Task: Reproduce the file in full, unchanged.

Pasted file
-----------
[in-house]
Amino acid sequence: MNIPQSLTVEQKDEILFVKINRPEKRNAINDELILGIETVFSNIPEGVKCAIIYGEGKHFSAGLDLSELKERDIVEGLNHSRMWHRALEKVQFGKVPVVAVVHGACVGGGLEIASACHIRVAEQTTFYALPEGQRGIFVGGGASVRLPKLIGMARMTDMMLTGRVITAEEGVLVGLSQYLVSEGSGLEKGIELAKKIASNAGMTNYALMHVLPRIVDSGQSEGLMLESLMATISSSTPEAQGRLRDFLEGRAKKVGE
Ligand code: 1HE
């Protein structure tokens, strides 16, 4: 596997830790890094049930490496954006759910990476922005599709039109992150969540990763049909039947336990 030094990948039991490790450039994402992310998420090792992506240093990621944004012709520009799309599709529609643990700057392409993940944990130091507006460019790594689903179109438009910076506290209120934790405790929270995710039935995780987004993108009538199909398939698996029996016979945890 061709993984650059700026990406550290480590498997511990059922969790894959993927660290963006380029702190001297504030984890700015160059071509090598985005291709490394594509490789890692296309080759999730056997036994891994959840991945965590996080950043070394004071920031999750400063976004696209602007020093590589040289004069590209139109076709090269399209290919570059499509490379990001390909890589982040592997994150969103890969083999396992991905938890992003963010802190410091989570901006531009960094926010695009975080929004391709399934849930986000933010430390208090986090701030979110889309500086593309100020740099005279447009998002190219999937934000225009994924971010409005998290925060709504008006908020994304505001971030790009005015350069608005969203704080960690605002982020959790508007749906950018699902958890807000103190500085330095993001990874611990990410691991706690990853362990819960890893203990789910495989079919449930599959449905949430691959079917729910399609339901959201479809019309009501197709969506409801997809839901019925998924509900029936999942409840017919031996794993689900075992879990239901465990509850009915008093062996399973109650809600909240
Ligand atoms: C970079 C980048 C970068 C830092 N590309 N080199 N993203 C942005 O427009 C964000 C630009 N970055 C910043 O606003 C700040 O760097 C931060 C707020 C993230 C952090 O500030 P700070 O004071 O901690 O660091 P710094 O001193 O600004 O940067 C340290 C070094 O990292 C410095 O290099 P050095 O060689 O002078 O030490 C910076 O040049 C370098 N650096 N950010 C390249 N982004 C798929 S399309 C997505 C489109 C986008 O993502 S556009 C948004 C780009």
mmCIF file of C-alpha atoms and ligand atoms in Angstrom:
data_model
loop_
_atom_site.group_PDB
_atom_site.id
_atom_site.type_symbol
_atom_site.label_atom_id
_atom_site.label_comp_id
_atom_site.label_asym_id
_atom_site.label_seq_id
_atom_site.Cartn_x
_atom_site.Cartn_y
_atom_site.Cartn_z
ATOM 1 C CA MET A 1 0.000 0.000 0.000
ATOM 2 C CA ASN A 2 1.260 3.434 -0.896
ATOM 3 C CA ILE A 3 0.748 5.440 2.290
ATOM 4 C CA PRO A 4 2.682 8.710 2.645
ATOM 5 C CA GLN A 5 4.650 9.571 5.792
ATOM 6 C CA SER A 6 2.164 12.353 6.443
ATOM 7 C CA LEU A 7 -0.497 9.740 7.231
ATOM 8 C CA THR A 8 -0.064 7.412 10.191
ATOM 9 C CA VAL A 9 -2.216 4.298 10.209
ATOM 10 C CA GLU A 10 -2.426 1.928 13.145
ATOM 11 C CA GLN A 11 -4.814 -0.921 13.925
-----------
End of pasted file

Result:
[in-house]
Amino acid sequence: MNIPQSLTVEQKDEILFVKINRPEKRNAINDELILGIETVFSNIPEGVKCAIIYGEGKHFSAGLDLSELKERDIVEGLNHSRMWHRALEKVQFGKVPVVAVVHGACVGGGLEIASACHIRVAEQTTFYALPEGQRGIFVGGGASVRLPKLIGMARMTDMMLTGRVITAEEGVLVGLSQYLVSEGSGLEKGIELAKKIASNAGMTNYALMHVLPRIVDSGQSEGLMLESLMATISSSTPEAQGRLRDFLEGRAKKVGE
Ligand code: 1HE
């Protein structure tokens, strides 16, 4: 596997830790890094049930490496954006759910990476922005599709039109992150969540990763049909039947336990 030094990948039991490790450039994402992310998420090792992506240093990621944004012709520009799309599709529609643990700057392409993940944990130091507006460019790594689903179109438009910076506290209120934790405790929270995710039935995780987004993108009538199909398939698996029996016979945890 061709993984650059700026990406550290480590498997511990059922969790894959993927660290963006380029702190001297504030984890700015160059071509090598985005291709490394594509490789890692296309080759999730056997036994891994959840991945965590996080950043070394004071920031999750400063976004696209602007020093590589040289004069590209139109076709090269399209290919570059499509490379990001390909890589982040592997994150969103890969083999396992991905938890992003963010802190410091989570901006531009960094926010695009975080929004391709399934849930986000933010430390208090986090701030979110889309500086593309100020740099005279447009998002190219999937934000225009994924971010409005998290925060709504008006908020994304505001971030790009005015350069608005969203704080960690605002982020959790508007749906950018699902958890807000103190500085330095993001990874611990990410691991706690990853362990819960890893203990789910495989079919449930599959449905949430691959079917729910399609339901959201479809019309009501197709969506409801997809839901019925998924509900029936999942409840017919031996794993689900075992879990239901465990509850009915008093062996399973109650809600909240
Ligand atoms: C970079 C980048 C970068 C830092 N590309 N080199 N993203 C942005 O427009 C964000 C630009 N970055 C910043 O606003 C700040 O760097 C931060 C707020 C993230 C952090 O500030 P700070 O004071 O901690 O660091 P710094 O001193 O600004 O940067 C340290 C070094 O990292 C410095 O290099 P050095 O060689 O002078 O030490 C910076 O040049 C370098 N650096 N950010 C390249 N982004 C798929 S399309 C997505 C489109 C986008 O993502 S556009 C948004 C780009």
mmCIF file of C-alpha atoms and ligand atoms in Angstrom:
data_model
loop_
_atom_site.group_PDB
_atom_site.id
_atom_site.type_symbol
_atom_site.label_atom_id
_atom_site.label_comp_id
_atom_site.label_asym_id
_atom_site.label_seq_id
_atom_site.Cartn_x
_atom_site.Cartn_y
_atom_site.Cartn_z
ATOM 1 C CA MET A 1 0.000 0.000 0.000
ATOM 2 C CA ASN A 2 1.260 3.434 -0.896
ATOM 3 C CA ILE A 3 0.748 5.440 2.290
ATOM 4 C CA PRO A 4 2.682 8.710 2.645
ATOM 5 C CA GLN A 5 4.650 9.571 5.792
ATOM 6 C CA SER A 6 2.164 12.353 6.443
ATOM 7 C CA LEU A 7 -0.497 9.740 7.231
ATOM 8 C CA THR A 8 -0.064 7.412 10.191
ATOM 9 C CA VAL A 9 -2.216 4.298 10.209
ATOM 10 C CA GLU A 10 -2.426 1.928 13.145
ATOM 11 C CA GLN A 11 -4.814 -0.921 13.925